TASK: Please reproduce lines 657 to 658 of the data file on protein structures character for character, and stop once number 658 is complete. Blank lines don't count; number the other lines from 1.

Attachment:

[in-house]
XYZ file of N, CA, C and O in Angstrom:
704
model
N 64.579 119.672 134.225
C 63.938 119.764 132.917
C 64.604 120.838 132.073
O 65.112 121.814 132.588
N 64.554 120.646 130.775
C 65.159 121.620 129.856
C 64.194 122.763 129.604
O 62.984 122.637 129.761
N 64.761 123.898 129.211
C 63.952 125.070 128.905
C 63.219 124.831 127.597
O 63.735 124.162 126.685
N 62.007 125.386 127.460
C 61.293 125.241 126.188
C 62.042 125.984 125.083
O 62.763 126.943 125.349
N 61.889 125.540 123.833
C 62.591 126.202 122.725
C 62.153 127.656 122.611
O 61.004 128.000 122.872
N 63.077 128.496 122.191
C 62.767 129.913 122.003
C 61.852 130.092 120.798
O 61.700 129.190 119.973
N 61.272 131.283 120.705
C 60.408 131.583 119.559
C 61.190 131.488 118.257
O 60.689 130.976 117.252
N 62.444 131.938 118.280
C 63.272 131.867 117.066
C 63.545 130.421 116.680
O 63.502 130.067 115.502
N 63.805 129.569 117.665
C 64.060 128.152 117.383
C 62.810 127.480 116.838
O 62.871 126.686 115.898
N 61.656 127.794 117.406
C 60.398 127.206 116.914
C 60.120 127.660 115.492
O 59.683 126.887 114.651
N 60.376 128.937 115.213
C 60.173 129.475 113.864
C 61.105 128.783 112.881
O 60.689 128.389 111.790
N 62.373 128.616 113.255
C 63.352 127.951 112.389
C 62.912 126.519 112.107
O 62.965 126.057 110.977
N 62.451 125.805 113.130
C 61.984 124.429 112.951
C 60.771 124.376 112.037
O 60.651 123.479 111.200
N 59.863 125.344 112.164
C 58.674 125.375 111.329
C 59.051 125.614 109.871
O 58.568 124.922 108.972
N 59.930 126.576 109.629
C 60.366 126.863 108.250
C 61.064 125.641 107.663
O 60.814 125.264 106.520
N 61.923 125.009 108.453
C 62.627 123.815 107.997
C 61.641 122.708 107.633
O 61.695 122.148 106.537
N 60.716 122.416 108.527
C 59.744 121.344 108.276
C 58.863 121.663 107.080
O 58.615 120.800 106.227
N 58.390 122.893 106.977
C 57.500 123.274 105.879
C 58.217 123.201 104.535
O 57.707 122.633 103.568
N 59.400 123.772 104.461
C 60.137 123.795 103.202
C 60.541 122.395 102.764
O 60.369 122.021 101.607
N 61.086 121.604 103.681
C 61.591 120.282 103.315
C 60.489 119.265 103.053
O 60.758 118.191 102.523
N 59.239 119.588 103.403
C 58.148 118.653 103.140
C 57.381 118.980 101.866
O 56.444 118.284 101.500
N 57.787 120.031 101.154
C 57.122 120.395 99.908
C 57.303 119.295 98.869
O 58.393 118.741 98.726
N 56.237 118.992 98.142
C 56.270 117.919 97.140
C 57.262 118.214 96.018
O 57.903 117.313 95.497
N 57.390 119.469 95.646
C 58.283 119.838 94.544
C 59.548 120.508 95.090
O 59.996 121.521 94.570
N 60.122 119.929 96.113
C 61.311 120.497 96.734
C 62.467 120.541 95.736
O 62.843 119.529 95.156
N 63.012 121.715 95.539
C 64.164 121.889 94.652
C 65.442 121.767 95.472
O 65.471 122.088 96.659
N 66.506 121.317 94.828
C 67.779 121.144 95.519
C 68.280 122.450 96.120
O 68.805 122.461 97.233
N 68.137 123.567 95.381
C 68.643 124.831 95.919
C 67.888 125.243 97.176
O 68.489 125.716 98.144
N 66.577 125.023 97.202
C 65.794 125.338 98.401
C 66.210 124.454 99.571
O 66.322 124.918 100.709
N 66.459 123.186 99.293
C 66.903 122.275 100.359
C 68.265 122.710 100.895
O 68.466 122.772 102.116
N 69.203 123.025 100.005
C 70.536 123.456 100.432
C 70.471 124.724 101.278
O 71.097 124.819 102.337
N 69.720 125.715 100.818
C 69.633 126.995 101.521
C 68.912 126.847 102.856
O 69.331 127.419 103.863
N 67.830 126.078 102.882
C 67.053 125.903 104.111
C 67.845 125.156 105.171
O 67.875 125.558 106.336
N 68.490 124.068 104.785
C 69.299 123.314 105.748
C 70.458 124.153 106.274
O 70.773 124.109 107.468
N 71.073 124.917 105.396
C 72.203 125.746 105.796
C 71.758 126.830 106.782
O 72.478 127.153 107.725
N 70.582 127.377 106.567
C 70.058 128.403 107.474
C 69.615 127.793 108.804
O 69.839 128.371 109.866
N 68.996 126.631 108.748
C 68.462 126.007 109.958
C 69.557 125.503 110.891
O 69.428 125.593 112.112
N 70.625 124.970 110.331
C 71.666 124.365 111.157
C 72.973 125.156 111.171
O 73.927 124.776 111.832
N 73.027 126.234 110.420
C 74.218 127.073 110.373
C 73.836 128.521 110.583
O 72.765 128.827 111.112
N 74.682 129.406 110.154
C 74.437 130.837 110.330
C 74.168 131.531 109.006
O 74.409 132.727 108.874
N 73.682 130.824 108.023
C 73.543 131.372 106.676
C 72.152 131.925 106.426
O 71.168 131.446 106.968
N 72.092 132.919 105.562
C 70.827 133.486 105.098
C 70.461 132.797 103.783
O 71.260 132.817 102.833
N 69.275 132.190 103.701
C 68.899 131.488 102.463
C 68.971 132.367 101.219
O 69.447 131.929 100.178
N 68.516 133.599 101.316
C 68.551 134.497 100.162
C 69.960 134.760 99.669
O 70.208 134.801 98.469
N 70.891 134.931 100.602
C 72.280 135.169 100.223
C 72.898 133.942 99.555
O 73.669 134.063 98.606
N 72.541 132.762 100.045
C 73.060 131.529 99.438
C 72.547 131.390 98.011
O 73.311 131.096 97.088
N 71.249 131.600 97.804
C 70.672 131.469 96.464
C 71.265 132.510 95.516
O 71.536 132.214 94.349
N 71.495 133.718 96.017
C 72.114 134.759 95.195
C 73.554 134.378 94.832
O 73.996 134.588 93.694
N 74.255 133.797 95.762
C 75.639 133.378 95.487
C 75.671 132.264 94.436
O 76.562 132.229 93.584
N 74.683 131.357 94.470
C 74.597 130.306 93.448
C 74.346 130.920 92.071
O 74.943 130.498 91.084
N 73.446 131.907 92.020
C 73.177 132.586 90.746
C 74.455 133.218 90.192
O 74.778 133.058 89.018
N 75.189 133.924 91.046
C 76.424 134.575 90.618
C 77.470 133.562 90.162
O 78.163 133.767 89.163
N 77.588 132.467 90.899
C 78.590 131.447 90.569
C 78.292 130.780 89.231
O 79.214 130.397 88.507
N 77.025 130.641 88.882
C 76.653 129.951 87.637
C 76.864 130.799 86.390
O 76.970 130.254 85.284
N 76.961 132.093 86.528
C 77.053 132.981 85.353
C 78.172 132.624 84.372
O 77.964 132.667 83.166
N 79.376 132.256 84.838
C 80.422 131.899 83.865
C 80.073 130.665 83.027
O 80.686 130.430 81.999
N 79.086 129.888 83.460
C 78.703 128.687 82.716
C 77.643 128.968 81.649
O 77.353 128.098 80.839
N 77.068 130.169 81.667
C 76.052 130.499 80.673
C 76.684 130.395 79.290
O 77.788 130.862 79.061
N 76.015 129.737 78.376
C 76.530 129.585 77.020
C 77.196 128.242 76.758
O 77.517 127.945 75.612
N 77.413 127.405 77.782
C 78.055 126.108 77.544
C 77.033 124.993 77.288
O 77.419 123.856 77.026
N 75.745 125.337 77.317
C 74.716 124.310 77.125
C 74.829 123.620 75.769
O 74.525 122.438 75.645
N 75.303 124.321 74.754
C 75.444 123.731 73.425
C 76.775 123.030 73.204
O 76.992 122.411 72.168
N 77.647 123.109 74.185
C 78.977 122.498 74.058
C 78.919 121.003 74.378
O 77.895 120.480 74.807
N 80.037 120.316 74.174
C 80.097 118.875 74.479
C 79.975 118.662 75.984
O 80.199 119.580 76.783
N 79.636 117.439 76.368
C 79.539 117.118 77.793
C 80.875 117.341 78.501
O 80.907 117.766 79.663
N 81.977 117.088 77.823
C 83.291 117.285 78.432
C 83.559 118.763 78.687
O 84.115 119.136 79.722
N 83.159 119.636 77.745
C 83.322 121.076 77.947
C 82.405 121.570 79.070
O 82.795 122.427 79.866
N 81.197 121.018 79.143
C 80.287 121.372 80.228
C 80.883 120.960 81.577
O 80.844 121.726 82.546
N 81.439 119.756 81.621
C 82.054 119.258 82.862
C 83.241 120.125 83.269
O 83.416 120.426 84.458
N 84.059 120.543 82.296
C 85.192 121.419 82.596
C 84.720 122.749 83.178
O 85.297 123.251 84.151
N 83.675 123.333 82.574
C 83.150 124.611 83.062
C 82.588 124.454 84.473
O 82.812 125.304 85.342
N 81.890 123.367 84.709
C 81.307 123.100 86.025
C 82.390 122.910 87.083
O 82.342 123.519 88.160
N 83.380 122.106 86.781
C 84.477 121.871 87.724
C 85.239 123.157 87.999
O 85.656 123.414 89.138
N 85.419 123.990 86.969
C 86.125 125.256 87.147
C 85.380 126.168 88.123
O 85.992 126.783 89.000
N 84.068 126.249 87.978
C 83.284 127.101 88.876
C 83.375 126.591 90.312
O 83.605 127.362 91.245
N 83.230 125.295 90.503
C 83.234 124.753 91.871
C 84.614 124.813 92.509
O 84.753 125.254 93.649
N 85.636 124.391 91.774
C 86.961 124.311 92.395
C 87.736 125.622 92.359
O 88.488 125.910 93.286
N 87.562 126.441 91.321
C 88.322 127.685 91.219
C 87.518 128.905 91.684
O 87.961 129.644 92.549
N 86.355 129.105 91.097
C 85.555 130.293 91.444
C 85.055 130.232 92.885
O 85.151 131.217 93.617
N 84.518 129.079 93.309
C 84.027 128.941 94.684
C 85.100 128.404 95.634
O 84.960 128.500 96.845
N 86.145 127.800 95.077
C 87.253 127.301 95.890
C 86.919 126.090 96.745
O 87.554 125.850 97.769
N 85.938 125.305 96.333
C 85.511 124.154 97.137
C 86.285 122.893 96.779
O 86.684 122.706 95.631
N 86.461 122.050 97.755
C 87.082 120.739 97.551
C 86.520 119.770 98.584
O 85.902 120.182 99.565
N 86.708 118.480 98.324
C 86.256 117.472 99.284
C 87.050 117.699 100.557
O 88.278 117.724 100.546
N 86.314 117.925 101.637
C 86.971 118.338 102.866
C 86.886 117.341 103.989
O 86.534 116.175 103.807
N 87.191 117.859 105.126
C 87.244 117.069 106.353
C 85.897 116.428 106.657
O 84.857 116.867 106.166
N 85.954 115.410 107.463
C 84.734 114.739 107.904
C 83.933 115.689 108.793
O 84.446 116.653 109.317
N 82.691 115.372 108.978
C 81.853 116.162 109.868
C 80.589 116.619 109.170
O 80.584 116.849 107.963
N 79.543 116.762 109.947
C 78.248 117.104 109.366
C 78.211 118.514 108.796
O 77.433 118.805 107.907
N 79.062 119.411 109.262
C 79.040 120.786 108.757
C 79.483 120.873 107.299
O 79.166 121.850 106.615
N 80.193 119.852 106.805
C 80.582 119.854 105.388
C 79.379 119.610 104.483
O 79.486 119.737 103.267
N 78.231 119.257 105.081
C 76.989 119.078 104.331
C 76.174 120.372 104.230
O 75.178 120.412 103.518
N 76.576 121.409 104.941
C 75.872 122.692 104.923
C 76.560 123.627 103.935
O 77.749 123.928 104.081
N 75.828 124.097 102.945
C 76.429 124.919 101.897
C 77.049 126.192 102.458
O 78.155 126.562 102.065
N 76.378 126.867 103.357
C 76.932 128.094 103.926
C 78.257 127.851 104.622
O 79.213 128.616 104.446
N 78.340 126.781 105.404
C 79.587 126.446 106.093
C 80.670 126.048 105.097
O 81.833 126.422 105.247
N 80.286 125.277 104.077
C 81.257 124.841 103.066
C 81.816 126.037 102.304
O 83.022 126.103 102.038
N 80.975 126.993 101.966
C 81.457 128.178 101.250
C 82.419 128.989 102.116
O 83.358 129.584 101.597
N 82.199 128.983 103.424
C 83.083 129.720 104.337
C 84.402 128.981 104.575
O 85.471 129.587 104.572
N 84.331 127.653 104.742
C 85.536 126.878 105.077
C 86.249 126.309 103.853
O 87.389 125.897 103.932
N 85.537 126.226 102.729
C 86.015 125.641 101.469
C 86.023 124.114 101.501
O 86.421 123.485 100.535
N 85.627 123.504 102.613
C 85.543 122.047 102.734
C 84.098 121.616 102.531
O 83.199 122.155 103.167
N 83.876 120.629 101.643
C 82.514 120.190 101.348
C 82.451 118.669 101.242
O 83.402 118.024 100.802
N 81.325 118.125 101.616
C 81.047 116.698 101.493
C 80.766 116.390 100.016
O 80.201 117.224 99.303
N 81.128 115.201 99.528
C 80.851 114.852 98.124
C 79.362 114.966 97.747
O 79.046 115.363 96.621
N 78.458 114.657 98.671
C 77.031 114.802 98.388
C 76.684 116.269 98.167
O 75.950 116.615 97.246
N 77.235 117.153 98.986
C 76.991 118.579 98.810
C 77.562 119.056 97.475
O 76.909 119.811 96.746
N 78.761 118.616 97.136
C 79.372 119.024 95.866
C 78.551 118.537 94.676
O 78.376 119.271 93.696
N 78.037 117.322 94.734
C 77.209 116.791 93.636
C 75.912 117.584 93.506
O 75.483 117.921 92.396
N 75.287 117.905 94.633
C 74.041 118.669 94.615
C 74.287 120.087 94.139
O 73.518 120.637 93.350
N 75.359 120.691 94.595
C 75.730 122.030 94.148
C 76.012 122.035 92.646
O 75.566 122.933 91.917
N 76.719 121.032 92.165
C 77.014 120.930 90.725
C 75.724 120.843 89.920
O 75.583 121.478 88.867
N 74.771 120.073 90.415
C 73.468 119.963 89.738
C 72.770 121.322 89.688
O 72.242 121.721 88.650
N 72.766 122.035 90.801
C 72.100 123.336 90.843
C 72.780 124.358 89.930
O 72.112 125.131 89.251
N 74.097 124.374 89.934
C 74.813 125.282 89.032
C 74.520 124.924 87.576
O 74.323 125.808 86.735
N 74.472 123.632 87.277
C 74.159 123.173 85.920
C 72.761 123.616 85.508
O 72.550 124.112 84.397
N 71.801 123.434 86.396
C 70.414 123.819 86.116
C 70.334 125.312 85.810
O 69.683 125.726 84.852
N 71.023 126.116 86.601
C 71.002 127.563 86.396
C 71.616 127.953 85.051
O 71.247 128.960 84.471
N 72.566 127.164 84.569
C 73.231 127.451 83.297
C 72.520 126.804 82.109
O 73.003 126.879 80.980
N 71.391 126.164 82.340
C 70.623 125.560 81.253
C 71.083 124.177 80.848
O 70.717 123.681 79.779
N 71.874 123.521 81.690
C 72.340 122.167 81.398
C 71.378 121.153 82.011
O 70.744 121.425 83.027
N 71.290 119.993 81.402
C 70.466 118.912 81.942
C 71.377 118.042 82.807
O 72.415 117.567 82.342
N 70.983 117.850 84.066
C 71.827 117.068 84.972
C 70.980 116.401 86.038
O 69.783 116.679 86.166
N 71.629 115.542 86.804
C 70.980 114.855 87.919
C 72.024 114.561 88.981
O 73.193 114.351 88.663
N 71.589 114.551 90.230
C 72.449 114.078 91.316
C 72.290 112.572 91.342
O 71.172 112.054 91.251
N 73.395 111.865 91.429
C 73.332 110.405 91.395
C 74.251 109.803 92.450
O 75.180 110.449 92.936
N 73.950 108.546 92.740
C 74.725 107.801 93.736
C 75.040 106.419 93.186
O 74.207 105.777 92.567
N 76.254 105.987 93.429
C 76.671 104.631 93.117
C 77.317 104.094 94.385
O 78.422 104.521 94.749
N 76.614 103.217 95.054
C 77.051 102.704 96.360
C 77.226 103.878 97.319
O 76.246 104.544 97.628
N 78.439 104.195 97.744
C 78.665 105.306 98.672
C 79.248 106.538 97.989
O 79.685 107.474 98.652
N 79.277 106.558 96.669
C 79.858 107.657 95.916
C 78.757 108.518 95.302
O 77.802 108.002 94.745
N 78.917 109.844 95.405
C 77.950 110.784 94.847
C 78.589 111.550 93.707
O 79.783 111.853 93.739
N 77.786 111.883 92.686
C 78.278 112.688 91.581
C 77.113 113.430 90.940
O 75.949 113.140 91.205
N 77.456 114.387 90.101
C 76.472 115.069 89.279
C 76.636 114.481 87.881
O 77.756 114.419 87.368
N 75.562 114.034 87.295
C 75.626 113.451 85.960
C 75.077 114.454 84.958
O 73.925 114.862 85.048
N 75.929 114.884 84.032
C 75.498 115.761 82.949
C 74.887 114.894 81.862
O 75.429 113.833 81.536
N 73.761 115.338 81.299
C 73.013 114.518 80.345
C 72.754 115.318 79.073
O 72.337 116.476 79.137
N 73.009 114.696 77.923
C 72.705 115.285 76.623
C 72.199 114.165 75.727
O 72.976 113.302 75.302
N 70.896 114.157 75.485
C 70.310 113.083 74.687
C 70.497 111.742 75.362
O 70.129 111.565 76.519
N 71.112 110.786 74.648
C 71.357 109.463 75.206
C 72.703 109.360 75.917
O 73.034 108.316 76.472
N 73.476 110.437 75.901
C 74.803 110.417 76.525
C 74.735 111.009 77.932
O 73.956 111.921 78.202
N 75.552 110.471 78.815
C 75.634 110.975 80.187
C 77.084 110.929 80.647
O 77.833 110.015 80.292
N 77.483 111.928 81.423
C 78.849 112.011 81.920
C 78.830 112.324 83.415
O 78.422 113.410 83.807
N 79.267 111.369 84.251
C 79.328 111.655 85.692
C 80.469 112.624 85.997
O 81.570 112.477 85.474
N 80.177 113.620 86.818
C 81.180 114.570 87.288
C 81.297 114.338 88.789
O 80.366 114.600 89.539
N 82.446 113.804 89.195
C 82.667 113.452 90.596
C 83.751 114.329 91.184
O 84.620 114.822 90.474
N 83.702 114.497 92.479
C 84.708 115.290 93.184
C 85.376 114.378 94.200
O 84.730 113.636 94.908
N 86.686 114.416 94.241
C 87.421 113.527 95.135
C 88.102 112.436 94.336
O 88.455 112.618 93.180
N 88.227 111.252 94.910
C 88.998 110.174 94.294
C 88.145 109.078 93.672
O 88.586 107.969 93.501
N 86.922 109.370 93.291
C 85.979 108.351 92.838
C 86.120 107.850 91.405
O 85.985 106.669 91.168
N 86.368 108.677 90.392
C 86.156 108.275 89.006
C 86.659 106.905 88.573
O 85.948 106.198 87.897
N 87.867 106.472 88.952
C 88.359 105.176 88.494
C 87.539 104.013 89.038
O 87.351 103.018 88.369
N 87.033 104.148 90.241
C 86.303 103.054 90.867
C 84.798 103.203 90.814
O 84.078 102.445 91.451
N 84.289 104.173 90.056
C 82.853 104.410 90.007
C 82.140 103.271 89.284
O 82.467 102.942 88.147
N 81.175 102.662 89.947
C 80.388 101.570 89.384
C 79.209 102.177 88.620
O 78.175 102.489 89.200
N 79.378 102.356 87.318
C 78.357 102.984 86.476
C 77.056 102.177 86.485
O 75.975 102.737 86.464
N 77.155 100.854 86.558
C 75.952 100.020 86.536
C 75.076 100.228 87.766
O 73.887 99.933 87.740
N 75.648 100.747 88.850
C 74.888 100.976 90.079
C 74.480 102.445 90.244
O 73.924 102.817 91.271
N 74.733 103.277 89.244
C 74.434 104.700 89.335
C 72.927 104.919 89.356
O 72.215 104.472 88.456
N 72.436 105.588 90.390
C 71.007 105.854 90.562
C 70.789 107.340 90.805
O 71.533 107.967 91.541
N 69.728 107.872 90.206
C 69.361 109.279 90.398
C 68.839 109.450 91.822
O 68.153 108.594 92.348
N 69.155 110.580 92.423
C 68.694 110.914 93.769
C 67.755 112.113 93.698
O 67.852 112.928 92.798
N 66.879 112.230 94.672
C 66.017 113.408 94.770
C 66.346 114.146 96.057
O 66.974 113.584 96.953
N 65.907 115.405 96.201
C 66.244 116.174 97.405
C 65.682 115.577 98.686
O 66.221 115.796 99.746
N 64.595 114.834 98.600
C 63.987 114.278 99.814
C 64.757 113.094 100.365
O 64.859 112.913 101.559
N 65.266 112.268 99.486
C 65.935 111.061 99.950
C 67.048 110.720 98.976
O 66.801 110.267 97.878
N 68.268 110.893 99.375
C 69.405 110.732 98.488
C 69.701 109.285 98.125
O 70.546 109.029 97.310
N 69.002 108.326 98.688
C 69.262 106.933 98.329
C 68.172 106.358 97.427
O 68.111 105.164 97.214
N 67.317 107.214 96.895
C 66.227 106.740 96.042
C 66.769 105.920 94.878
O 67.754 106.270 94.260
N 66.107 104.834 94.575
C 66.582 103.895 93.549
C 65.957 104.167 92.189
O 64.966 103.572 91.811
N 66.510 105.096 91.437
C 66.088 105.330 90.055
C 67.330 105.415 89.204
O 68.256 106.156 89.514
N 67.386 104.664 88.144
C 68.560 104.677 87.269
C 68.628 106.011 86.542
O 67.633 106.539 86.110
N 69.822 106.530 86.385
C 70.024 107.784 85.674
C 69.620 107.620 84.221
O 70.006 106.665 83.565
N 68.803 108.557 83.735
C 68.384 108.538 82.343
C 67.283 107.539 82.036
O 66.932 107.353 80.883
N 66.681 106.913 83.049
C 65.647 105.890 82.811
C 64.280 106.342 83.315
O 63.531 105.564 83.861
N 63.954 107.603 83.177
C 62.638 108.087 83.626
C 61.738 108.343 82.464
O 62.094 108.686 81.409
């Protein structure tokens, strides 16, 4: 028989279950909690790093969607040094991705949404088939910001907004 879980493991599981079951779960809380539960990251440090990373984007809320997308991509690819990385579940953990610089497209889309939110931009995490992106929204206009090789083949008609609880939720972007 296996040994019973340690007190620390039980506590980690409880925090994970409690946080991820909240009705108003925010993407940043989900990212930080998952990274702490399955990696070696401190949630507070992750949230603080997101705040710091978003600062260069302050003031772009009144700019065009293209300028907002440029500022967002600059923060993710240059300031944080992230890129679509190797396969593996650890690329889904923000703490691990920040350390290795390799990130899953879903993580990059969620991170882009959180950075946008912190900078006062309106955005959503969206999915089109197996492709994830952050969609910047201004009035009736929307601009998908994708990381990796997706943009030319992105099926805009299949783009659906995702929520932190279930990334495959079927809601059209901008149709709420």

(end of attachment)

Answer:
N 65.907 115.405 96.201
C 66.244 116.174 97.405